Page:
Kondabolu comedically confronts racism

Kondabolu, who comes from a liberal arts background similar to VC, explores racism and sexism in his comedy. He began exploring comedy in college and has grown to be nationally acclaimed political comedian. Photo By: The New York Times
Kondabolu, who comes from a liberal arts background similar to VC, explores racism and sexism in his comedy. He began exploring comedy in college and has grown to be nationally acclaimed political comedian. Photo By: The New York Times
Kondabolu, who comes from a liberal arts background similar to VC, explores racism and sexism in his comedy.
He began exploring comedy in college and has grown to be nationally acclaimed political comedian. Photo By: The New York Times

After Jessica Williams’s sold out performance in the Chapel, it seems fitting that Vassar would bring Hari Kondabolu to campus. Like Williams, Kondabolu is known for mixing the serious and the satirical. The New York Times recently named him “one of the most exciting political comics in stand-up today,” and he surely delivers high doses of both politics and comedy in every routine.

Raised in Queens, NY, Kondabolu attended Wesleyan University but graduated from Bowdoin College. Just three years after graduating from Bowdoin, Kondabolu was set to perform at HBO’s U.S. Comedy Arts Festival in Aspen, Colorado. A regular in Seattle comedy clubs, Kondabolu was rapidly gaining mainstream popularity.

He has since appeared on the “Late Show with David Letterman,” “Conan” and “Jimmy Kimmel Live.” In 2014, he released his debut standup album titled “Waiting for 2042” and became NYU’s “Artist in Residence” for the year. Kondabolu is a frequent guest on public radio shows including “Morning Edition” and “All Things Considered” among others He has solidified his presence in the United States with various other festival appearances and started to branch out into the international market through many shows in the UK.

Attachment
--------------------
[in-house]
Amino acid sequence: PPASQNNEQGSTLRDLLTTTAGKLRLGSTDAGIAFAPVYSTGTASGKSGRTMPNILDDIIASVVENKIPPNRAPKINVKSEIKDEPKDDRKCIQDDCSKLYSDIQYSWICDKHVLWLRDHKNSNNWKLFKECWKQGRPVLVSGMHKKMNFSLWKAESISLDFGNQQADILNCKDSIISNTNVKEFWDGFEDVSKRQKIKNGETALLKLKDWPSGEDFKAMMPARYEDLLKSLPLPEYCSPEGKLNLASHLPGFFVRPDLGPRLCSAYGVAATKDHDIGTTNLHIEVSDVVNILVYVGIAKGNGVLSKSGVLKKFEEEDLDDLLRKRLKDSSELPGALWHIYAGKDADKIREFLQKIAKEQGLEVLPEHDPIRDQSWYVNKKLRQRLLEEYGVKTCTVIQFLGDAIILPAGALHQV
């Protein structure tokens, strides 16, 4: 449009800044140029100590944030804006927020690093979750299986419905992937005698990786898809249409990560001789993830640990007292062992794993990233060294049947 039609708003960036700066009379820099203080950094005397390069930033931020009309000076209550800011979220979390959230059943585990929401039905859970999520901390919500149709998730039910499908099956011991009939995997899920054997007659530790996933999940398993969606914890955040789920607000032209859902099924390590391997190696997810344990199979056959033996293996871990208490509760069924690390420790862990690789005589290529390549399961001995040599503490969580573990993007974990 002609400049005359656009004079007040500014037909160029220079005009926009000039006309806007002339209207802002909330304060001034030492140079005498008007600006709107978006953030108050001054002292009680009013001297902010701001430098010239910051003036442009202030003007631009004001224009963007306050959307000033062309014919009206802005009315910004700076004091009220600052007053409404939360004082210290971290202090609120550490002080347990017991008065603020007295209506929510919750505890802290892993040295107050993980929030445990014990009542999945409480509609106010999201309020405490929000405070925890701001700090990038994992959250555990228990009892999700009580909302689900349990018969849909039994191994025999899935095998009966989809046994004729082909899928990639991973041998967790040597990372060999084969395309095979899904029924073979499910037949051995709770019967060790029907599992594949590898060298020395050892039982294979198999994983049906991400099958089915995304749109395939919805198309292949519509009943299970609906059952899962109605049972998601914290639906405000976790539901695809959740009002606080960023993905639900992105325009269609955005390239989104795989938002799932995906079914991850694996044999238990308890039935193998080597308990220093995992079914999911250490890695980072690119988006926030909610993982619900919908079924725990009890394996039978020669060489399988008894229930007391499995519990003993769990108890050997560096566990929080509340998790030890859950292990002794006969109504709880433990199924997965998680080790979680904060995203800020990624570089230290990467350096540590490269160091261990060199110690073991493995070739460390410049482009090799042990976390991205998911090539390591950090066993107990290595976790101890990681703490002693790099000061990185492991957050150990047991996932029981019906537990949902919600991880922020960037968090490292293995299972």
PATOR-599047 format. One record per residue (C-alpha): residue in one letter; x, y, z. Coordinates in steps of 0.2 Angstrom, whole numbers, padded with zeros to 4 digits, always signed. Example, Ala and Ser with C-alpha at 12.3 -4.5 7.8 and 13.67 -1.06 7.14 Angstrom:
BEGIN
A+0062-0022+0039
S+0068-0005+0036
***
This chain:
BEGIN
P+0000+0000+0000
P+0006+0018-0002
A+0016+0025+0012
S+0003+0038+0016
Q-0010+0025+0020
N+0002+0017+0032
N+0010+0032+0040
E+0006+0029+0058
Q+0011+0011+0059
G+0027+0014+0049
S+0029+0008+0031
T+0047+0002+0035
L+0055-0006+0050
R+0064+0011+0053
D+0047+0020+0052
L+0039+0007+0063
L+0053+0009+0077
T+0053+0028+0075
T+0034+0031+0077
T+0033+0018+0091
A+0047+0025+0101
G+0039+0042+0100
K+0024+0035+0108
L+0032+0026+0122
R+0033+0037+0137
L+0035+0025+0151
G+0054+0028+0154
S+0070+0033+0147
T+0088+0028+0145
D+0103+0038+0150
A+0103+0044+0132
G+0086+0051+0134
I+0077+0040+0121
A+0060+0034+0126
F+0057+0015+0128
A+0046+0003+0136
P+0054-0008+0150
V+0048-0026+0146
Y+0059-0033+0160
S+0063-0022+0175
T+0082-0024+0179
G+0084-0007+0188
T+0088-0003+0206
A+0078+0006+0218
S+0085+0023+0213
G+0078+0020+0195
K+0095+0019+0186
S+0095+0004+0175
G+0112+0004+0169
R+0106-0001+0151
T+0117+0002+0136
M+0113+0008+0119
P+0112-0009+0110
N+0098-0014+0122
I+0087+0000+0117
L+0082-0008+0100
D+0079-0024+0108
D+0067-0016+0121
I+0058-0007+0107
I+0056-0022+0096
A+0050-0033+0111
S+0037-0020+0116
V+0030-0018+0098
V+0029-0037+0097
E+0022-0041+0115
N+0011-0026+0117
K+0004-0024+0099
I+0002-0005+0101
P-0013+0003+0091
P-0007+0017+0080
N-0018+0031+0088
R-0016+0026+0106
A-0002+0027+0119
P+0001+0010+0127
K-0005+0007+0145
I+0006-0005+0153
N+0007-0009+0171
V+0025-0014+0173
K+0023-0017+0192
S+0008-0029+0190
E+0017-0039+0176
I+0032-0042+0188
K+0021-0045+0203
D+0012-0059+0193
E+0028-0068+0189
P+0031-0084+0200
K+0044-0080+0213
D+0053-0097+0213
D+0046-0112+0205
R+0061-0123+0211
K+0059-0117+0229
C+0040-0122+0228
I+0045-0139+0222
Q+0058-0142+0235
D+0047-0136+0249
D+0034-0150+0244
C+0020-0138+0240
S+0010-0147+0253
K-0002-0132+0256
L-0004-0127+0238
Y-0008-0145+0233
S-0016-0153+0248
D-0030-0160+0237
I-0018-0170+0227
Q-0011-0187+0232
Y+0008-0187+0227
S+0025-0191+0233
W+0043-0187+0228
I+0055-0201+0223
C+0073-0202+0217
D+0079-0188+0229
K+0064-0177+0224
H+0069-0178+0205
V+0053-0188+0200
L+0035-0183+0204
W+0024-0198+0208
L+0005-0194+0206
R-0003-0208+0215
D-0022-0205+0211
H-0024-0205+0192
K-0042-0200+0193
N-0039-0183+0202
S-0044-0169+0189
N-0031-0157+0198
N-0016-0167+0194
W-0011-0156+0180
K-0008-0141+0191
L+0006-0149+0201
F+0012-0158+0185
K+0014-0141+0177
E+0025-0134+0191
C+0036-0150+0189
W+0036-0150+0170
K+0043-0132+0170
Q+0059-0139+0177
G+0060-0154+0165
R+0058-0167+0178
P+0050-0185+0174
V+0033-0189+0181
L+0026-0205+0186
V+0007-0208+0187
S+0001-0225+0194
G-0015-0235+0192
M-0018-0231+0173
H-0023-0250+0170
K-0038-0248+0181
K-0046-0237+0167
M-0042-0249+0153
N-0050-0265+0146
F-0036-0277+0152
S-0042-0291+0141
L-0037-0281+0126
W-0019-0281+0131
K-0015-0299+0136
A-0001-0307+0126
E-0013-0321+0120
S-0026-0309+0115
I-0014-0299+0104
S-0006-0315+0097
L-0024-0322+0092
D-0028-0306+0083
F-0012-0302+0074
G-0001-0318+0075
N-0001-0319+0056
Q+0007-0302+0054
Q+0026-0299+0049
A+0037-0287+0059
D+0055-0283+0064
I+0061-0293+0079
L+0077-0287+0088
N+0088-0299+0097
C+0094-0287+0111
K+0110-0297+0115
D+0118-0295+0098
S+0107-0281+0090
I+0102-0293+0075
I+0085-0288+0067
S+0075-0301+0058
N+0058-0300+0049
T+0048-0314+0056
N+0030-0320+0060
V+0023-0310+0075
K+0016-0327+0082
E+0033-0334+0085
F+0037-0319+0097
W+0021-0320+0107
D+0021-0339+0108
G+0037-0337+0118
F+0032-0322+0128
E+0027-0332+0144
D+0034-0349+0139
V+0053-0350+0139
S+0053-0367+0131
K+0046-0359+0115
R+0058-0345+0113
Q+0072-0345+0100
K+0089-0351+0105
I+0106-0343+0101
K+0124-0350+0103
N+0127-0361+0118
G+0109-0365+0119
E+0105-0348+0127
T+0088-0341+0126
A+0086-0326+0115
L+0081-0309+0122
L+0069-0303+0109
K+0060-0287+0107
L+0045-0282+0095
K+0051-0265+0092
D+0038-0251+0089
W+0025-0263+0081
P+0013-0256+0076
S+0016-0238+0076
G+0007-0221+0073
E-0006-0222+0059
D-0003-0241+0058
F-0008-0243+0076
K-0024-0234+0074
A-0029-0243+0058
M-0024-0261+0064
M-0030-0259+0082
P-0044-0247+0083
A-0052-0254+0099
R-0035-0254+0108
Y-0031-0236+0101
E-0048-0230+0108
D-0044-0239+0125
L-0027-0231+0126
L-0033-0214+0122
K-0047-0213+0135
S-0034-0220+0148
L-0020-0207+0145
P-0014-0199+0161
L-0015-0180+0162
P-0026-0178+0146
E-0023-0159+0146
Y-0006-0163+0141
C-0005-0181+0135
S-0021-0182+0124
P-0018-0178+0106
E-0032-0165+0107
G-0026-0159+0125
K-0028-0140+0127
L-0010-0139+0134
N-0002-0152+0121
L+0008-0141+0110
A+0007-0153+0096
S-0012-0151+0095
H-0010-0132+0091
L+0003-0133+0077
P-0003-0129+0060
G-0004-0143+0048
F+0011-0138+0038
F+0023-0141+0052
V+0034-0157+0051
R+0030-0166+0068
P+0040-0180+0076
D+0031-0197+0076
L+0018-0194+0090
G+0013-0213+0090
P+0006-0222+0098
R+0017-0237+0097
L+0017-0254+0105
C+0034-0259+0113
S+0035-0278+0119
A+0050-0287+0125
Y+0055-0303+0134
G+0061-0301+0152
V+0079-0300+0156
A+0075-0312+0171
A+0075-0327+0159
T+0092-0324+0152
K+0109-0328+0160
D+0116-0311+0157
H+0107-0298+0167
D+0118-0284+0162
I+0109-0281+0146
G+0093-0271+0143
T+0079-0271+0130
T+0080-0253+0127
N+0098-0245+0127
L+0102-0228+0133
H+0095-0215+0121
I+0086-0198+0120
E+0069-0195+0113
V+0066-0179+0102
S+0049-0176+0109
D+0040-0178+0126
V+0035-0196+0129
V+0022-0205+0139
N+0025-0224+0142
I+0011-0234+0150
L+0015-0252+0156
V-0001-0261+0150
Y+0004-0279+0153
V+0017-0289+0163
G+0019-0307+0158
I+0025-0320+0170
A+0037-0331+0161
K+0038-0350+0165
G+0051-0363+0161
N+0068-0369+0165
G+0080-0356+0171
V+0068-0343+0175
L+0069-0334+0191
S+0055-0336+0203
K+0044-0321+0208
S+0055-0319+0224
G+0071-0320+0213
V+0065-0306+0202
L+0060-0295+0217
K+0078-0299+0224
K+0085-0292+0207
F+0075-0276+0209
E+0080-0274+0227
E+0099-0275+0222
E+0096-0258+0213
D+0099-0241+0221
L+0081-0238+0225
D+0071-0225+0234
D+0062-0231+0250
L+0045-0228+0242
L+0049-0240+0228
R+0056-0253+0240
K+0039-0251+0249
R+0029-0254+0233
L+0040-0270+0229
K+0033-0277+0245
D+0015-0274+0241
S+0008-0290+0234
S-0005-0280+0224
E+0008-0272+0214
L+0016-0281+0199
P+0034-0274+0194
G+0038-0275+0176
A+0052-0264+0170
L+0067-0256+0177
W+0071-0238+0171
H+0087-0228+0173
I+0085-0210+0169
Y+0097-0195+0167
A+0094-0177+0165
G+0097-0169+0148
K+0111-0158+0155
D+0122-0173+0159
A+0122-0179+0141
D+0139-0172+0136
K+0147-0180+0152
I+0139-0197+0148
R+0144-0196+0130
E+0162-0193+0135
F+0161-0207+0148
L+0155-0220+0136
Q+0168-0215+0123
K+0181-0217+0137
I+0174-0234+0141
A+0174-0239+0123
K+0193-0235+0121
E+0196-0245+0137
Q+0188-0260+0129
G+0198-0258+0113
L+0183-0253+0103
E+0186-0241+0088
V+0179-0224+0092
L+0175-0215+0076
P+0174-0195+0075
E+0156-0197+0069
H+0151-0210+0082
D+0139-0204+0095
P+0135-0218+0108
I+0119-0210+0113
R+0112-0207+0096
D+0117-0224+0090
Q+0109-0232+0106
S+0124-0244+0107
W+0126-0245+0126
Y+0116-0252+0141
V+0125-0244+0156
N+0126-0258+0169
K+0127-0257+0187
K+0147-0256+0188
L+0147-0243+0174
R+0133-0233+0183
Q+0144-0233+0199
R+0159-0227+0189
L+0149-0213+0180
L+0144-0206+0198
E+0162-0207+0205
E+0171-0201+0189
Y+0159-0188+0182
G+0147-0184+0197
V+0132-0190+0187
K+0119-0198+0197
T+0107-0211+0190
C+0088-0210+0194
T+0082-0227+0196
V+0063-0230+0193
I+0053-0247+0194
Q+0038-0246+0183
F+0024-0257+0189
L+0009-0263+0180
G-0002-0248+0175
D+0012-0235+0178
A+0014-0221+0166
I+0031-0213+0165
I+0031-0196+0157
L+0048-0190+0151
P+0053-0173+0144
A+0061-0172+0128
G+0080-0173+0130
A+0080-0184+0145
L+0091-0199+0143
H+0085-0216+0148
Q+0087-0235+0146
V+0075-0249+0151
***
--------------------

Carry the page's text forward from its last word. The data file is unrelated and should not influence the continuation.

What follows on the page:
Several organizations worked together to bring Kondabolu to campus. A concerted effort between the South Asian Students’ Alliance (SASA), Asian Student Alliance (ASA) and Poder Latin@ (PL) helped prepare the event through a committee of members from each of these collaborating ALANA organizations. Co-president of ASA, Michelle Zhao ‘16 explained, “ASA wanted to collab[orate] with SASA and PL because Hari is pretty well known in the POC community and it was a great opportunity to collaborate with them since these three orgs haven’t before.”

“We’ve made it our goal this year to bring as many relevant speakers to campus as we can and to have diverse programming for everyone,” continued Zhao. ASA had actually tried to bring Kondabolu to campus last year, but a scheduling conflict put the plan on hold.

According to SASA member Maya Khatri ‘15, “PL and ASA separately approached Hari about coming, and our three orgs, plus Improv, have been working on bringing him since early last semester.” Community chair of PL, Dalia Griñan ‘17, approached the executive board earlier in the semester about bringing Kondabolu to campus and found that ASA had already begun the process. “We offered to collab with ASA and SASA to make it possible,” she said.